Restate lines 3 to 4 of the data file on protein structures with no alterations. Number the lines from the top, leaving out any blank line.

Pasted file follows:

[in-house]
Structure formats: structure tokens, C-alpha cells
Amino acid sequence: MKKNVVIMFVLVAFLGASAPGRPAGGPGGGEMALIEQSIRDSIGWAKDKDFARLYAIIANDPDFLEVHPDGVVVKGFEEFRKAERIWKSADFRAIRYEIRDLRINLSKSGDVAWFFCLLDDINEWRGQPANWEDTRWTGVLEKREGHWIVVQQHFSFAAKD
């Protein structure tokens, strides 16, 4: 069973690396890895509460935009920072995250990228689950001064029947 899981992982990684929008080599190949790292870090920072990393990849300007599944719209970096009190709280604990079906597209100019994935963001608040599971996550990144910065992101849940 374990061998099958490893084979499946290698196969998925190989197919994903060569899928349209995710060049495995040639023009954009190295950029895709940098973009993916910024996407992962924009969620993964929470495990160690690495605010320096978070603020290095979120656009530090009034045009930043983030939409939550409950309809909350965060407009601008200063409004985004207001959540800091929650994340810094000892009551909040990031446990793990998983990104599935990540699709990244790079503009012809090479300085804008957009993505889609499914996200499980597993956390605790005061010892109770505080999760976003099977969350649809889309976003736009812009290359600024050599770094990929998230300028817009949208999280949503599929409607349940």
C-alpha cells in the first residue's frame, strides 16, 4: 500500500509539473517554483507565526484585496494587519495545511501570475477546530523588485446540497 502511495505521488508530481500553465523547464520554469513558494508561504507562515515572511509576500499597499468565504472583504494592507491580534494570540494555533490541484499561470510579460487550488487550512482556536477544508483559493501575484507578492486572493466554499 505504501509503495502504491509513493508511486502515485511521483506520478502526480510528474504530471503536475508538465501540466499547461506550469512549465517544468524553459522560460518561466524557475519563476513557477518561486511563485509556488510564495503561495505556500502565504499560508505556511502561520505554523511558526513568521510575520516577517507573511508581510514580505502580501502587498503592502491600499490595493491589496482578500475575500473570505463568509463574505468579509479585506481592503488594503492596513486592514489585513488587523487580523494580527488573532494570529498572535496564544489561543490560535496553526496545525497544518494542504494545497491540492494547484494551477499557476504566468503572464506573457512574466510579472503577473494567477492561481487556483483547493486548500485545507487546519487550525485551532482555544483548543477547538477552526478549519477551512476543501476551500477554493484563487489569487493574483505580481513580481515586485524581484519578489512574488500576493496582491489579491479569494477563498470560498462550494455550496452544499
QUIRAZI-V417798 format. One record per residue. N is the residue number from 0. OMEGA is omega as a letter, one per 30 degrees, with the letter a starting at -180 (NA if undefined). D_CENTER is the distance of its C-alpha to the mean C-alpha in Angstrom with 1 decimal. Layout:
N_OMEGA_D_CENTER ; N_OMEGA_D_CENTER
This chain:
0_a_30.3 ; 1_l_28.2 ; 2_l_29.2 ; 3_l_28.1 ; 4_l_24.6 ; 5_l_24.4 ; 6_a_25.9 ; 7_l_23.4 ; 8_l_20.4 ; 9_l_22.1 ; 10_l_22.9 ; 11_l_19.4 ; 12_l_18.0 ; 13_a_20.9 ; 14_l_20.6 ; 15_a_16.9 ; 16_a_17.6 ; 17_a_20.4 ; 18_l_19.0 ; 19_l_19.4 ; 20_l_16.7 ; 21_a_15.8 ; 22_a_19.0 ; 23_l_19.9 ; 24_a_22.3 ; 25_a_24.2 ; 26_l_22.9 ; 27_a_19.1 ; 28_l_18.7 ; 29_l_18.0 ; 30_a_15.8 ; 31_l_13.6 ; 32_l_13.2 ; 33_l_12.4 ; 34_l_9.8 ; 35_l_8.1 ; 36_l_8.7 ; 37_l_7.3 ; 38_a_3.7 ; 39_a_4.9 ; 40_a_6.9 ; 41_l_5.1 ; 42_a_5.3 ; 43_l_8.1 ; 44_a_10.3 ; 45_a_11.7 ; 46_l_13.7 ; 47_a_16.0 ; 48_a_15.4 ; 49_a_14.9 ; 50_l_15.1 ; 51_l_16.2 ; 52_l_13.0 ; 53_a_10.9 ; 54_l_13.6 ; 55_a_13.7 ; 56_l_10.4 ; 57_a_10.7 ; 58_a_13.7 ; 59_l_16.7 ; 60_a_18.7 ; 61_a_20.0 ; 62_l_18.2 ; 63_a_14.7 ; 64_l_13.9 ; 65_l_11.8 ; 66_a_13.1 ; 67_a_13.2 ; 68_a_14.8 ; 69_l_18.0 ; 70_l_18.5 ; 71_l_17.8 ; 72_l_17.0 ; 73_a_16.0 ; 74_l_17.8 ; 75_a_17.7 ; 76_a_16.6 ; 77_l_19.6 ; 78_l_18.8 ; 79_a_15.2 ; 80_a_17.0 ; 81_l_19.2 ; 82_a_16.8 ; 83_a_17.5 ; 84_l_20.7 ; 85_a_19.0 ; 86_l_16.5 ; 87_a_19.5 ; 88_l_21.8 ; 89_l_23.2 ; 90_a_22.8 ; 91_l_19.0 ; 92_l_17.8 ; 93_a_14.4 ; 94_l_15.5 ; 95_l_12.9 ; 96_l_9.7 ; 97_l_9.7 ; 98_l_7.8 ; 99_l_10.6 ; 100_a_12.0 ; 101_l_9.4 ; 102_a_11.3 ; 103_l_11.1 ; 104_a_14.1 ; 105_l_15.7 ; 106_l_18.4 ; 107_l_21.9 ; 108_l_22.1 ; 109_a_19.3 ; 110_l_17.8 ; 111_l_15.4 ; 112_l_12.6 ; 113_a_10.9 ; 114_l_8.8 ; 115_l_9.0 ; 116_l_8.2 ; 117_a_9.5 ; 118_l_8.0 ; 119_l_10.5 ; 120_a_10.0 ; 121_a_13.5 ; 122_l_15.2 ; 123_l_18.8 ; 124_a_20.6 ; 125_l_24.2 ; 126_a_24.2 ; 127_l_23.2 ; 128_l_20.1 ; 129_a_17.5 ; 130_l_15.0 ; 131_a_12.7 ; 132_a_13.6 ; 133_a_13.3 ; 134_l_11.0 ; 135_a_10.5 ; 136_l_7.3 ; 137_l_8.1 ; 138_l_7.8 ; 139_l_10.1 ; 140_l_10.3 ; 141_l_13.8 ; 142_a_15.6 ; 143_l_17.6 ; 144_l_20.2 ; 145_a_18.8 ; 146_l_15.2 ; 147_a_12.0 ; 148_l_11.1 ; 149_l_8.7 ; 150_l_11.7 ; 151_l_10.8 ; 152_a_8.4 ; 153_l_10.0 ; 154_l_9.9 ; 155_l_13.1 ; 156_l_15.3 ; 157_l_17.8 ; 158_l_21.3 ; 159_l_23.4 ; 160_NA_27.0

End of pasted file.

Amino acid sequence: MKKNVVIMFVLVAFLGASAPGRPAGGPGGGEMALIEQSIRDSIGWAKDKDFARLYAIIANDPDFLEVHPDGVVVKGFEEFRKAERIWKSADFRAIRYEIRDLRINLSKSGDVAWFFCLLDDINEWRGQPANWEDTRWTGVLEKREGHWIVVQQHFSFAAKD
């Protein structure tokens, strides 16, 4: 069973690396890895509460935009920072995250990228689950001064029947 899981992982990684929008080599190949790292870090920072990393990849300007599944719209970096009190709280604990079906597209100019994935963001608040599971996550990144910065992101849940 374990061998099958490893084979499946290698196969998925190989197919994903060569899928349209995710060049495995040639023009954009190295950029895709940098973009993916910024996407992962924009969620993964929470495990160690690495605010320096978070603020290095979120656009530090009034045009930043983030939409939550409950309809909350965060407009601008200063409004985004207001959540800091929650994340810094000892009551909040990031446990793990998983990104599935990540699709990244790079503009012809090479300085804008957009993505889609499914996200499980597993956390605790005061010892109770505080999760976003099977969350649809889309976003736009812009290359600024050599770094990929998230300028817009949208999280949503599929409607349940």